Q. I'm doing a major kitchen renovation on my co-op apartment. After totally gutting my kitchen, my contractor stopped coming to the job or answering his phone. It's been about two weeks.
I've paid him almost $25,000 of the $63,000 project and I have nothing but a hole to show for it.
What are my rights? What should I do?
A. The first thing to do is check your contract, say our experts.
"I once did a kitchen renovation in my apartment and was told it would take six weeks, but they were not consecuitve weeks because there are several different trades that need to work on the job and they have a different schedule," says Stuart Saft, a real estate lawyer at Holland & Knight.
Of course, your contractor's lack of communication doesn't exactly instill confidence, so check with the New York City Department of Consumer Affairs and Better Business Bureau to see if there have been any complaints against him.
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Reporting your contractor's behavior to the Department of Consumer Affairs is probably "the fastest way to get the contractor back on the site," says Yoel Borgenicht, the president of King Rose Contracting. "They can take away his license, which is a strong motivator."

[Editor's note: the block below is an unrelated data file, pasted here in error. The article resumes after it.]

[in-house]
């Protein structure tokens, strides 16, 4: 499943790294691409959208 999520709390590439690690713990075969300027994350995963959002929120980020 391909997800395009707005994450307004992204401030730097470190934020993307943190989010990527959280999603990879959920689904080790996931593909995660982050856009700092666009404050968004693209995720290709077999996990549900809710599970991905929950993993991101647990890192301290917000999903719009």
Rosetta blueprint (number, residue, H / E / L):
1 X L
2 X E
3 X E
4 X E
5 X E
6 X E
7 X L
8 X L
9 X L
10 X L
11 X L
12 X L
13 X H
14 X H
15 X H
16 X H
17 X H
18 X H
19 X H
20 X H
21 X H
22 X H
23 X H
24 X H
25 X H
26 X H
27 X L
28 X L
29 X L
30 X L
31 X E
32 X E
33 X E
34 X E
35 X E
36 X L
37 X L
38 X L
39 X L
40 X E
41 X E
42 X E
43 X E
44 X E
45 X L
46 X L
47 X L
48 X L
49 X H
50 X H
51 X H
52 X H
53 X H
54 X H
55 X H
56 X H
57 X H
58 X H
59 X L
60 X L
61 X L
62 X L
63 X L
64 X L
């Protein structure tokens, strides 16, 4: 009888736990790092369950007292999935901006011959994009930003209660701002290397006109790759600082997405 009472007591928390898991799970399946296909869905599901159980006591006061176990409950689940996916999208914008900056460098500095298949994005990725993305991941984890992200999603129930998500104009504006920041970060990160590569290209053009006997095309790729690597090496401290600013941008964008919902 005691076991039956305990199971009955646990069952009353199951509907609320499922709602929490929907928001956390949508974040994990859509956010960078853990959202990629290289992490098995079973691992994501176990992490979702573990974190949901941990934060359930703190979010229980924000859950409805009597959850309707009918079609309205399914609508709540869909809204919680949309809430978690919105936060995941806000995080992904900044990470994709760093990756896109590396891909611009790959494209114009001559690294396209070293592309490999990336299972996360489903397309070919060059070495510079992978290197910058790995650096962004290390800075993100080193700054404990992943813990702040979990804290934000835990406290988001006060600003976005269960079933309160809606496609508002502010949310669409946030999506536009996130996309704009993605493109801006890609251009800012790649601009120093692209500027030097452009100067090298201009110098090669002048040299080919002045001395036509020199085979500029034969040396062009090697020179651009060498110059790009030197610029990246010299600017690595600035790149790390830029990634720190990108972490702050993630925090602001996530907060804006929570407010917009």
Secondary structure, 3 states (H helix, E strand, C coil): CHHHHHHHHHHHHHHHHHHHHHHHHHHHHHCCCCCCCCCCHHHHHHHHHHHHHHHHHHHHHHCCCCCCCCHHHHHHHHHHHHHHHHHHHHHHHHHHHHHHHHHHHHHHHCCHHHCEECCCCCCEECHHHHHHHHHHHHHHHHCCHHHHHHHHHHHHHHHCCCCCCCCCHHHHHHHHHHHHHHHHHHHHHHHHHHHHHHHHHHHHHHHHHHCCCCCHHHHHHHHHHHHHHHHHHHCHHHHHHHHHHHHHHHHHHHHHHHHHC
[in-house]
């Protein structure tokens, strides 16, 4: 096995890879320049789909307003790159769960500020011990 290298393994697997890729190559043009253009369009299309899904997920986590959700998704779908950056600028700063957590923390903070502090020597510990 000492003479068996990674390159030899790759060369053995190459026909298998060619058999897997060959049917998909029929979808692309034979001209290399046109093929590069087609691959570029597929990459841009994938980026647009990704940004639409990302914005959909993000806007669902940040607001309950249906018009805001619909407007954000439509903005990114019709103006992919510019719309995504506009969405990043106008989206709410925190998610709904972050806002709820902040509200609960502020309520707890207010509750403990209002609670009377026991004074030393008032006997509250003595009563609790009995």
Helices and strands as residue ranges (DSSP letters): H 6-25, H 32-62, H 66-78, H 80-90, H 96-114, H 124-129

Jeff Streich of Prime Renovations agrees that consumer affairs is your best bet.
That's assuming you want this contractor back at all.
"I suspect this contractor was going out of business before taking on this job, and used this as an opportunity to steal," says Manhattan architect Ethan Gerard.
If that's the case, you may be better off focusing on how to avoid this situation next time.
"One of the best ways to find a good contractor is through friends," says Streich.
Get references from past clients, advises Gerard: "Architect references are even better if the contractor has worked under an architect."
You might also get an architect involved. It costs more but among other benefits, says Gerard, "disappearing general contractors are virtually unheard of when an architect is involved."
On larger jobs, you could look into getting a performance bond posted, which is basically an insurance policy that guarantees the project will be carried through to completion.
Usually such bonds are used on larger projects and cost about 3 to 7% of the contract amount, says Gerard.
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